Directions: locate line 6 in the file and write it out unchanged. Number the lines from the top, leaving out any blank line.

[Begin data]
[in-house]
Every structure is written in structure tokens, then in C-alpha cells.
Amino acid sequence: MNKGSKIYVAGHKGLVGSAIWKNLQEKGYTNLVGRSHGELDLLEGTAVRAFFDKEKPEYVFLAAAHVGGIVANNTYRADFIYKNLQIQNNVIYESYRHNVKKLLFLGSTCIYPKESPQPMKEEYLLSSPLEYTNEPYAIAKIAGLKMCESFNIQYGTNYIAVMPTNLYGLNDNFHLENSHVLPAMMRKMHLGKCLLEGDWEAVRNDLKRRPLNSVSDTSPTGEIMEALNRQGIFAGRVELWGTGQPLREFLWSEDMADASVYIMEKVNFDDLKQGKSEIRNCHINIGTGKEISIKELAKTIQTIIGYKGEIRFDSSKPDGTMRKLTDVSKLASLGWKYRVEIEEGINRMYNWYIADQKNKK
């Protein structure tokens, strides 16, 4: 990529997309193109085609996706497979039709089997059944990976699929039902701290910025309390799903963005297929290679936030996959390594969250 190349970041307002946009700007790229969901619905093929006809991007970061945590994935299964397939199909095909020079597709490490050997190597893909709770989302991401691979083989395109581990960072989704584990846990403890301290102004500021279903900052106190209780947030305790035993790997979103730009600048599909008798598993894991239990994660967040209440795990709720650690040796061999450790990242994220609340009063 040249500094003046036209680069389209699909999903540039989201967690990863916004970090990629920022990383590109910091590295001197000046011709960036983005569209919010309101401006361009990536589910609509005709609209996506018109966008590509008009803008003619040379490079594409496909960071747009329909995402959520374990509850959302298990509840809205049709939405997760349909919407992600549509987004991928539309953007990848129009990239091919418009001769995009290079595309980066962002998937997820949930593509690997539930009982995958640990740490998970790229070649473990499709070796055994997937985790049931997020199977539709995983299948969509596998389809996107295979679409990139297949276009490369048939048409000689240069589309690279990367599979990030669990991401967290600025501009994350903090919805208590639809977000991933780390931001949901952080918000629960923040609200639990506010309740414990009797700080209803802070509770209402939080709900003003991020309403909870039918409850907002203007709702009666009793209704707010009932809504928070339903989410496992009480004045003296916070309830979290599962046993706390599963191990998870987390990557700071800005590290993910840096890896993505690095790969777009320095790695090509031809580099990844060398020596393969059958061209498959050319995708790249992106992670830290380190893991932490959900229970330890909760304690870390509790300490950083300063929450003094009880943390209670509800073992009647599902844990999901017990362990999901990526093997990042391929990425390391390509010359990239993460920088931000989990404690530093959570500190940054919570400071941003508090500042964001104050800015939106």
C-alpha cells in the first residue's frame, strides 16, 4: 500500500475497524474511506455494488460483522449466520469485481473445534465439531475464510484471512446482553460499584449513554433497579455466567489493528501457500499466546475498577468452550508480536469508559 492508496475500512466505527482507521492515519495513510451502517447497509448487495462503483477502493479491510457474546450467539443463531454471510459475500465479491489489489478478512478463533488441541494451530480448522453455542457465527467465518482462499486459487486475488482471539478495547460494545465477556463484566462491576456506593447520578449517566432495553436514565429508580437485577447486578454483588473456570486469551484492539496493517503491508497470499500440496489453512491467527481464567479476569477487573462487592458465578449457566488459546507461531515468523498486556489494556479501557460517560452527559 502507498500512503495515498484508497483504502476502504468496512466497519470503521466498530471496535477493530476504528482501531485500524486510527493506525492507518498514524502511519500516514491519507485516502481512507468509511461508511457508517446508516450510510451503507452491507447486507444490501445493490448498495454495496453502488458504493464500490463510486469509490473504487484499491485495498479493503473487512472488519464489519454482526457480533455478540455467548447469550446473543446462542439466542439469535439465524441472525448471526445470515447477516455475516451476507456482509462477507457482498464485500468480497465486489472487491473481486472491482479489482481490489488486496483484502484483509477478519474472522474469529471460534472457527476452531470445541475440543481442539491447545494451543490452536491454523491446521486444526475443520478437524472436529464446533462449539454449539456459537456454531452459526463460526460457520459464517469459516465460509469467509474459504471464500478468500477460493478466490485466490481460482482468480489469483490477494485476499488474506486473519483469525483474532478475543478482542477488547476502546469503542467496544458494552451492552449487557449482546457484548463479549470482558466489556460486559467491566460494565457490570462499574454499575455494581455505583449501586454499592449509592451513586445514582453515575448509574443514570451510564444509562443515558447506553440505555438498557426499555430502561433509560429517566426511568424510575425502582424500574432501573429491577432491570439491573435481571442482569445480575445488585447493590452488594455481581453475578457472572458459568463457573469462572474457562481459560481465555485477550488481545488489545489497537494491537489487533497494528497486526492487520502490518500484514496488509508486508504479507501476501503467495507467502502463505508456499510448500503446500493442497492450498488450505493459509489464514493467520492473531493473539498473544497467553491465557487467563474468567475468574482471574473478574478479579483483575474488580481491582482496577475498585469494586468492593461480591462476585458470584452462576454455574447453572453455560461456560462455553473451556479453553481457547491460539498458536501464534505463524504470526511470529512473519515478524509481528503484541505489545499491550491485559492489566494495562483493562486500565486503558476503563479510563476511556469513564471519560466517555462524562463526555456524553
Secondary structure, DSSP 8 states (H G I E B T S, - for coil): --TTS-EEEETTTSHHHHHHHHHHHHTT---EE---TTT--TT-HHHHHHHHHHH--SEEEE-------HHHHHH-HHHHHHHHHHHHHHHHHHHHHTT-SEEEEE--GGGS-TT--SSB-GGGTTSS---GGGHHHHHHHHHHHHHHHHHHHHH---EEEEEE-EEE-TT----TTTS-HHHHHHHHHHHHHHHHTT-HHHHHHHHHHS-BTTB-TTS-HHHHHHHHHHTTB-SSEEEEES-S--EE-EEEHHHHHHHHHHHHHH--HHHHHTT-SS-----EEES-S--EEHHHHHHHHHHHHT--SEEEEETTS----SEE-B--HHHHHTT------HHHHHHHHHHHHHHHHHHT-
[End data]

Secondary structure, DSSP 8 states (H G I E B T S, - for coil): --TTS-EEEETTTSHHHHHHHHHHHHTT---EE---TTT--TT-HHHHHHHHHHH--SEEEE-------HHHHHH-HHHHHHHHHHHHHHHHHHHHHTT-SEEEEE--GGGS-TT--SSB-GGGTTSS---GGGHHHHHHHHHHHHHHHHHHHHH---EEEEEE-EEE-TT----TTTS-HHHHHHHHHHHHHHHHTT-HHHHHHHHHHS-BTTB-TTS-HHHHHHHHHHTTB-SSEEEEES-S--EE-EEEHHHHHHHHHHHHHH--HHHHHTT-SS-----EEES-S--EEHHHHHHHHHHHHT--SEEEEETTS----SEE-B--HHHHHTT------HHHHHHHHHHHHHHHHHHT-